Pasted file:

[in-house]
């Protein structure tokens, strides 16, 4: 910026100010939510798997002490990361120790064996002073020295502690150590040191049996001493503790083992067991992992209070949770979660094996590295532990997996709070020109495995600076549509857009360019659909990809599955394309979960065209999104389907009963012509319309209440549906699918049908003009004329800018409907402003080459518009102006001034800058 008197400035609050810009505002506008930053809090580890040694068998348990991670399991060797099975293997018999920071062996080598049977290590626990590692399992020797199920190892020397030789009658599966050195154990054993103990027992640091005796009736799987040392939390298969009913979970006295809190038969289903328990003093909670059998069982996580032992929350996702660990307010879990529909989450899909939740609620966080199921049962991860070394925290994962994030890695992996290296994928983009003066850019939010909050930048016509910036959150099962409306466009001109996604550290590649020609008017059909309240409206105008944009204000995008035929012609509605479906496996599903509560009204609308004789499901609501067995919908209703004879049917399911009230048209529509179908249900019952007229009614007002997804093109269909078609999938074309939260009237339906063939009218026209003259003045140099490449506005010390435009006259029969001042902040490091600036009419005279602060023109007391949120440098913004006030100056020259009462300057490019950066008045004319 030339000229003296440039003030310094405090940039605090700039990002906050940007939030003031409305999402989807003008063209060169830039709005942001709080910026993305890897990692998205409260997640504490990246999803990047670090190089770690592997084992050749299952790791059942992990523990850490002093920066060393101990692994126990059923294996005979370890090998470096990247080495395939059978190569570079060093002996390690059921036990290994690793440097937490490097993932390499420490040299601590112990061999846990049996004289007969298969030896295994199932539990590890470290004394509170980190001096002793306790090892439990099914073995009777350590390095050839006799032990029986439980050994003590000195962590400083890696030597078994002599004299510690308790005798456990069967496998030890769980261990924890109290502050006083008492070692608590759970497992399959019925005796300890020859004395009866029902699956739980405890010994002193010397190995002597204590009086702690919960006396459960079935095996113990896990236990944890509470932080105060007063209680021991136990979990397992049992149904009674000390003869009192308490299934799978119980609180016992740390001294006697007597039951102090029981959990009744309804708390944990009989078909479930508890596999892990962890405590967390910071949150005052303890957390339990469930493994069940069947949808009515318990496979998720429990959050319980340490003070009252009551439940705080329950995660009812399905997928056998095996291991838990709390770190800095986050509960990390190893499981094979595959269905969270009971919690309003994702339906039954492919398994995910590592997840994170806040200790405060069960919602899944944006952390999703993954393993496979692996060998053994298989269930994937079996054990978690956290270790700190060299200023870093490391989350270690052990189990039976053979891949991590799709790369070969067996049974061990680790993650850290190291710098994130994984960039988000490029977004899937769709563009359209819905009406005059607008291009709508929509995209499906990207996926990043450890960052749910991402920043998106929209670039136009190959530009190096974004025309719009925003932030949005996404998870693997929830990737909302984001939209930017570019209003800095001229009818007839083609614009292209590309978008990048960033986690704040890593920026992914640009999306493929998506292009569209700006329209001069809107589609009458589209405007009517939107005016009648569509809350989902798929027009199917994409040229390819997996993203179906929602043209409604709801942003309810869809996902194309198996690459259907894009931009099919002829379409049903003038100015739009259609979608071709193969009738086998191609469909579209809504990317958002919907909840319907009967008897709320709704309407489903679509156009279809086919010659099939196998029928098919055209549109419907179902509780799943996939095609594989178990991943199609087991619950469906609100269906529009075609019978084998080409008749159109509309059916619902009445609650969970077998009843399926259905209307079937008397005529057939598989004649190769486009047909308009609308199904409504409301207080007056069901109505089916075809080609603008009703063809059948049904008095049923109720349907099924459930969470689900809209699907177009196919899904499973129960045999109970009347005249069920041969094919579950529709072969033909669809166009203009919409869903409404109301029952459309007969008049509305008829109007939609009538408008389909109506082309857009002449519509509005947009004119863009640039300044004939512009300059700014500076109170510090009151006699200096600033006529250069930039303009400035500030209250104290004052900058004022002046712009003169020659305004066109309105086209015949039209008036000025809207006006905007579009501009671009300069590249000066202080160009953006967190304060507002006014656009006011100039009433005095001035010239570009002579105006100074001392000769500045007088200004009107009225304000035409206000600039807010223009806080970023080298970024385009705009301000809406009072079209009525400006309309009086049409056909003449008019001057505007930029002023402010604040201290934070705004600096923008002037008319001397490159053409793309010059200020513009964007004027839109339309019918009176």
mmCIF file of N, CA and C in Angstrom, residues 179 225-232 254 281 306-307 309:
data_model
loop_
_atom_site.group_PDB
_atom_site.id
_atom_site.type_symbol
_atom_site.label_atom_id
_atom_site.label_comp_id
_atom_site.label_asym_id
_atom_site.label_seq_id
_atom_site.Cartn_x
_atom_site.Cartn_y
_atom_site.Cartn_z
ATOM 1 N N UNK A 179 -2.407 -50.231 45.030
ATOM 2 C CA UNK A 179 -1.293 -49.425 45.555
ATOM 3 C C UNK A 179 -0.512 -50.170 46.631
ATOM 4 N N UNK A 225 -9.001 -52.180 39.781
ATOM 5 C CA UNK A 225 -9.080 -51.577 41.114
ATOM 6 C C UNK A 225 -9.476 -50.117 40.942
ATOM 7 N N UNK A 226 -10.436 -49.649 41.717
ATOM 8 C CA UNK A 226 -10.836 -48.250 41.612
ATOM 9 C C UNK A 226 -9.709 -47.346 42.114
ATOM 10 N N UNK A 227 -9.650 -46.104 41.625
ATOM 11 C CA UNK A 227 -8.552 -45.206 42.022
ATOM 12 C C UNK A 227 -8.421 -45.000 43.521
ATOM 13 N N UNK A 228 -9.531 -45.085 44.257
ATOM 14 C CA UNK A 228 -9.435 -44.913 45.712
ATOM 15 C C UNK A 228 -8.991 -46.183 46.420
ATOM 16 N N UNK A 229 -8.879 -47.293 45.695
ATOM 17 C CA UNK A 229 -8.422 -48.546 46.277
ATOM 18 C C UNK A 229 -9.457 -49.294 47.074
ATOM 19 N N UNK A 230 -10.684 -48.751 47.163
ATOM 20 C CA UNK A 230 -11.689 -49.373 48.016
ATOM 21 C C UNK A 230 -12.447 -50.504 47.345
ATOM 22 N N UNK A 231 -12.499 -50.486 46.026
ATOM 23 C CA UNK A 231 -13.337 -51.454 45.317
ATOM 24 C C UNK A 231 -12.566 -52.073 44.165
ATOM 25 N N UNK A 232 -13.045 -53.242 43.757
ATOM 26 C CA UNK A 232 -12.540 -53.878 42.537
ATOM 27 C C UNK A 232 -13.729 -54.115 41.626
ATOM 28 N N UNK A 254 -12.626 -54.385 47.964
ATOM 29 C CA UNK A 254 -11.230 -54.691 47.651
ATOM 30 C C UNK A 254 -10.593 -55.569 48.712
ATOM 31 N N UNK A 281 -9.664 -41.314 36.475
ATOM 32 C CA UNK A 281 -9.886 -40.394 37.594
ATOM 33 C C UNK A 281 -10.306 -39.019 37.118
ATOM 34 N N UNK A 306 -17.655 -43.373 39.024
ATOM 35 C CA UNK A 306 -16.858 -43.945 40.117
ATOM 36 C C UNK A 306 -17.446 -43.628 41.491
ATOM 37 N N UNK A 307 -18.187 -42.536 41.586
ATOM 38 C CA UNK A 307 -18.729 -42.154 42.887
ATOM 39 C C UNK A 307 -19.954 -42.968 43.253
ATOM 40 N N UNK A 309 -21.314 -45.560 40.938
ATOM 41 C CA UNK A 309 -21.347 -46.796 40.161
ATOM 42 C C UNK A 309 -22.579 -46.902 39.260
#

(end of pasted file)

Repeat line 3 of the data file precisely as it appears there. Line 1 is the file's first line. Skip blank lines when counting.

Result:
mmCIF file of N, CA and C in Angstrom, residues 179 225-232 254 281 306-307 309: